He adds:

“In human behavior, when people perceive that you act differently or strangely, they often think there’s something wrong with you.

“This is the reason why people are often perceived as aswang.”

Clifford Sorita adds:

“Our image of a woman is that she’s collected. So when we see strength from a woman, it’s not seen as ordinary in Filipino culture, that’s why they’re labeled as aswangs.”

The Aswang Today

Today, the stories of the aswang no longer inflict as much fear as it used to.

However, in the most rural parts of the Philippines, many Filipinos are still convinced of its existence. And they still perform rituals or carry defenses against the aswang.

There are specific areas in the Philippines that are infamously associated with the aswang.

Capiz, located in the Western Visayas region has been dubbed as the “hometown” of the aswang.

The town has been linked to the aswang for a long time, with its long history against the Spaniards playing a huge part. It has been the center of national and international interest. People would even go there to “look” for aswangs.

Origins – Cultural Significance

If truly unpacked, the origins of aswang, however, may be a bit closer to home.

For some scholars, the Aswang may simply be a representation of the opposite values Filipinos hold dear.

According to Wikipedia:

“Aswangs are traditionally described as one-dimensional monsters and inherently evil by nature with no explicable motives beyond harming and devouring other creatures. Their overtly evil behaviour may be described as an inversion of traditional Filipino values.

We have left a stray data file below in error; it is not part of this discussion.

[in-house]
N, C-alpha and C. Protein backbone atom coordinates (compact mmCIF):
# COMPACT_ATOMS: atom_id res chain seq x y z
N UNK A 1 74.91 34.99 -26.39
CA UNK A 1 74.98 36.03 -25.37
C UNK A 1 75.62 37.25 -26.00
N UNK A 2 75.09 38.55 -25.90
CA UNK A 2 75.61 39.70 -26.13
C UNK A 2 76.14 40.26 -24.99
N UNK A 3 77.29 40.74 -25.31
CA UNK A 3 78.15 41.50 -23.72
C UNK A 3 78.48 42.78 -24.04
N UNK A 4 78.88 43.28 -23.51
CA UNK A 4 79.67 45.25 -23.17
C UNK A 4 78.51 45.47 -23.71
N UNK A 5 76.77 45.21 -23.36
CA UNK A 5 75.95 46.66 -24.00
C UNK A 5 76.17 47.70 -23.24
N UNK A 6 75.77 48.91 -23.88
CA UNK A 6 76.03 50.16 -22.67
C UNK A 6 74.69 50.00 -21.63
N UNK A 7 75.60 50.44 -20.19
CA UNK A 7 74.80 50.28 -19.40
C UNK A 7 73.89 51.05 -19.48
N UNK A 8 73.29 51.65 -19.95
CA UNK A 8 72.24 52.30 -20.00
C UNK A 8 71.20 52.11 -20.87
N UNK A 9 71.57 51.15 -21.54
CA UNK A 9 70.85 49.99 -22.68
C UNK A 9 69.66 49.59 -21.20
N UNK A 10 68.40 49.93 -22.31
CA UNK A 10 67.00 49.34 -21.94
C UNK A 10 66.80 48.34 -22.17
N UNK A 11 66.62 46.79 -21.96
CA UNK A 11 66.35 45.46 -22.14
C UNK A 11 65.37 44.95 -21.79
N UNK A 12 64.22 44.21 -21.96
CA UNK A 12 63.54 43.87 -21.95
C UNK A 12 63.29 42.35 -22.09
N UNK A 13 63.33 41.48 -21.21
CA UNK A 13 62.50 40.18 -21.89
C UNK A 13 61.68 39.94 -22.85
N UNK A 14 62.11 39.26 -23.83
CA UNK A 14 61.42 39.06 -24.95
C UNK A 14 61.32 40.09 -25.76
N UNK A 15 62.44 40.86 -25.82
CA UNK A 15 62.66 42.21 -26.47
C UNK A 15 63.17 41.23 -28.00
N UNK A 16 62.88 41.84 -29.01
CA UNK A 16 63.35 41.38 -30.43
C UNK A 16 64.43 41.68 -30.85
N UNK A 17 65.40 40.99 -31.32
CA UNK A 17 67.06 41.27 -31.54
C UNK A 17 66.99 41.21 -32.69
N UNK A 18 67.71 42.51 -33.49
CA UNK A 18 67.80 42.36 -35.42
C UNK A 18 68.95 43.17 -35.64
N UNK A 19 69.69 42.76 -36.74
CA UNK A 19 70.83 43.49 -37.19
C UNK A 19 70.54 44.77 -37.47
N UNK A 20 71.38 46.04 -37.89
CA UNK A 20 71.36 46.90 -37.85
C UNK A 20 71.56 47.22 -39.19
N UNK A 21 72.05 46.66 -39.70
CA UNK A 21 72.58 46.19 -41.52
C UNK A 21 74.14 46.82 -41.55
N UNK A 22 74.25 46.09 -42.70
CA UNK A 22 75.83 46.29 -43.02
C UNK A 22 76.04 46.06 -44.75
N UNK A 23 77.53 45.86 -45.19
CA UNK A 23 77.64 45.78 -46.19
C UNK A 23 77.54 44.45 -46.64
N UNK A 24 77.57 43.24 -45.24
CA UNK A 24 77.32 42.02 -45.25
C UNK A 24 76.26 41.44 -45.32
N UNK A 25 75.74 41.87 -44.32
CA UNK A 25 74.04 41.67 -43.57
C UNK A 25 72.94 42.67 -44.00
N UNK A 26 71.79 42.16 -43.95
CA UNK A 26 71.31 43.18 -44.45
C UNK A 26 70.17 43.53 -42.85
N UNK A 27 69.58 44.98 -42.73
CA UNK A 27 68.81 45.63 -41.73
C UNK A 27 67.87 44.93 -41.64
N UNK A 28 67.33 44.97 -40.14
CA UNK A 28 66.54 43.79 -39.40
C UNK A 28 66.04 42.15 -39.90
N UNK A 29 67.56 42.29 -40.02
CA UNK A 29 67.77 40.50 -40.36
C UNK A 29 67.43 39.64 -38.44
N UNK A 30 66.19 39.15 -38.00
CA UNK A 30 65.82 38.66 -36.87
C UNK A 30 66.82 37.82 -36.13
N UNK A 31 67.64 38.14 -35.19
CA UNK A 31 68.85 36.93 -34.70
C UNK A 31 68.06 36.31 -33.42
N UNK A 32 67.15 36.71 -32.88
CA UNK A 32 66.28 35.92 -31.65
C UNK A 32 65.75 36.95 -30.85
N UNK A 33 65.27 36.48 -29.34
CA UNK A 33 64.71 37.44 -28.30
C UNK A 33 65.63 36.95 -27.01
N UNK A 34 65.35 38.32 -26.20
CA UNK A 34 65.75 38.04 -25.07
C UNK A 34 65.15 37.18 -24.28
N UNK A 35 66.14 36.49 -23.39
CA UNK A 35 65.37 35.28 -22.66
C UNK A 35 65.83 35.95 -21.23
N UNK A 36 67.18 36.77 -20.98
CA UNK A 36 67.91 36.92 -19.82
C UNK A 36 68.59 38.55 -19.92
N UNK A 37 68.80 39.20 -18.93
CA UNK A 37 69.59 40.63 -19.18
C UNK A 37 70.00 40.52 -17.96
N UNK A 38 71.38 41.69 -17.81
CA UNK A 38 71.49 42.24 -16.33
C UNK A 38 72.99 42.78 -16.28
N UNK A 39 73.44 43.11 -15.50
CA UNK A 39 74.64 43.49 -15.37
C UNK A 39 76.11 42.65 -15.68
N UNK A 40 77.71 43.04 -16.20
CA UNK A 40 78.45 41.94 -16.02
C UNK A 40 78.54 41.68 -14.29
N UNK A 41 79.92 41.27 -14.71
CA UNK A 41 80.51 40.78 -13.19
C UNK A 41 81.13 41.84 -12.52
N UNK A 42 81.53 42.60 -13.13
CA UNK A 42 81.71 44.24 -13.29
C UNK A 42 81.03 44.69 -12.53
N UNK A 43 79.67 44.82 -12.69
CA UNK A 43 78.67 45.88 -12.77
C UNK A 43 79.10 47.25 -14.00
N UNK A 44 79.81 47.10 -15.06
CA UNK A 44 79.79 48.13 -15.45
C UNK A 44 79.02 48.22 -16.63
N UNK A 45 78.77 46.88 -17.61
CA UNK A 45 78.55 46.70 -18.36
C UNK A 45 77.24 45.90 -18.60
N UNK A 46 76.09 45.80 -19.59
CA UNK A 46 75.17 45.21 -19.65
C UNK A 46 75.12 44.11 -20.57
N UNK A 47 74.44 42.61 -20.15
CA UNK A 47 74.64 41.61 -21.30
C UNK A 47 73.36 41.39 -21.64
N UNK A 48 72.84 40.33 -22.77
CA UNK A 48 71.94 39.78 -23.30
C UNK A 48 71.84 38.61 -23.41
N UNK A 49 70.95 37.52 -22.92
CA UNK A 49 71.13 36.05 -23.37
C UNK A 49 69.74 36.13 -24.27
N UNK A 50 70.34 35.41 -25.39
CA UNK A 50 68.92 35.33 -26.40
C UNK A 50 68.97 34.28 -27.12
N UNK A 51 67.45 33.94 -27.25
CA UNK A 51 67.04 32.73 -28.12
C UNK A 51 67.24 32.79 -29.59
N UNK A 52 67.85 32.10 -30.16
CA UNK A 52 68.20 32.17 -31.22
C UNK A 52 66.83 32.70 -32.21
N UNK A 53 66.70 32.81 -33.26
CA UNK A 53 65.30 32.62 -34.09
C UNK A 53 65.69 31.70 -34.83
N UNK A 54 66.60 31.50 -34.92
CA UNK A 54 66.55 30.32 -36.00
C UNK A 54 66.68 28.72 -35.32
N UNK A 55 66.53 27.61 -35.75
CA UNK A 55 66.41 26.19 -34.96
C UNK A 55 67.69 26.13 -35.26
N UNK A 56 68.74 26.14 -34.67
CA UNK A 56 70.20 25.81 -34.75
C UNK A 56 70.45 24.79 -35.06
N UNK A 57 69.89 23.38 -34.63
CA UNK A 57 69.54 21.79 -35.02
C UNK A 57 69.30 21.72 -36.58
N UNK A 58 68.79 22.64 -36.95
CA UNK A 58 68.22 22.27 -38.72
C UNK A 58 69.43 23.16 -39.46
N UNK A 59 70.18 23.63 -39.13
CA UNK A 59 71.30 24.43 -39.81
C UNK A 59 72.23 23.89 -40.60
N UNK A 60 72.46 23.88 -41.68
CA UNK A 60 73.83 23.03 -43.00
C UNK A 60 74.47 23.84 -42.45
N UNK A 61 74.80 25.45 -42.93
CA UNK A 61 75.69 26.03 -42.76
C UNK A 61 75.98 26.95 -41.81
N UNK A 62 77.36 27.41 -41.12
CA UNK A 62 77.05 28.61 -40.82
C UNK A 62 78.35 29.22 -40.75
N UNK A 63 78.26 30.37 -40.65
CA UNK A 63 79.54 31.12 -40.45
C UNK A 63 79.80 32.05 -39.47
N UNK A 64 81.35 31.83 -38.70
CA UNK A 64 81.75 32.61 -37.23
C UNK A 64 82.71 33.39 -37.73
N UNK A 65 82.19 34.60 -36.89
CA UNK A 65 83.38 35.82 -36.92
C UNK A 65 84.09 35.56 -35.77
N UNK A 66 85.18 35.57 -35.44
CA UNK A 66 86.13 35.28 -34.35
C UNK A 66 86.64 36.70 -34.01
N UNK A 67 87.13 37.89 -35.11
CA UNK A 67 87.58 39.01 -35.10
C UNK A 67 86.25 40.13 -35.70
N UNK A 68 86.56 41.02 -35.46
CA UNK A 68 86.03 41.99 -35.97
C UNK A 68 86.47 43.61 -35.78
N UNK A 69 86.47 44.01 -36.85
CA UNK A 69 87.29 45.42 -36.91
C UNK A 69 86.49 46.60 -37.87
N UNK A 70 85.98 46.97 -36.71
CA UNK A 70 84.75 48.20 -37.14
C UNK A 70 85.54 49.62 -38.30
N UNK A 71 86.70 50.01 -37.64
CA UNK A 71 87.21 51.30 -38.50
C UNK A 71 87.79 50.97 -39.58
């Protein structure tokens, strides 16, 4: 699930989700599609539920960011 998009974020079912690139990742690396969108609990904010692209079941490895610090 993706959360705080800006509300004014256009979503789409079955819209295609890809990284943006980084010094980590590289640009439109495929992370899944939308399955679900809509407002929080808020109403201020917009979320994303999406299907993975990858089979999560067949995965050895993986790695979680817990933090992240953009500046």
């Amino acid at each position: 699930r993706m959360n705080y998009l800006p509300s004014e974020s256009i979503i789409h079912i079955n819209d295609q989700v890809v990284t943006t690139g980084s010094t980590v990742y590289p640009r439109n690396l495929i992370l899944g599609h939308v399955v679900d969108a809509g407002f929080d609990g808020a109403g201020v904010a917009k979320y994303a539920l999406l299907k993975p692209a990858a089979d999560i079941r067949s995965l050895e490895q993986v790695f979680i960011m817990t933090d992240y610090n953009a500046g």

“Traditional aswangs have no bias when selecting their prey and will not hesitate to target their own kin: an inversion of the traditional Filipino value of strong kinship and family closeness. Aswangs are described to be unclean and favor raw human meat to contrast the value of cleanliness and the cooked, spiced, and flavourful food found in traditional Filipino culture.”

Perhaps this is why the stories of aswang are so ingrained in Filipino children’s childhoods. It’s a way of teaching young children of the values the country prides itself in. And the reason why, even to this day, it continues to be an integral albeit taken-for-granted part of the Filipino way of life.

Picture of Genefe Navilon

Genefe Navilon

Genefe Navilon is a writer, poet, and blogger. She graduated with a degree in Mass Communications at the University of San Jose Recoletos. Her poetry blog, Letters To The Sea, currently has 18,000 followers. Her work has been published in different websites and poetry book anthologies. She divides her time between traveling, writing, and working on her debut poetry book.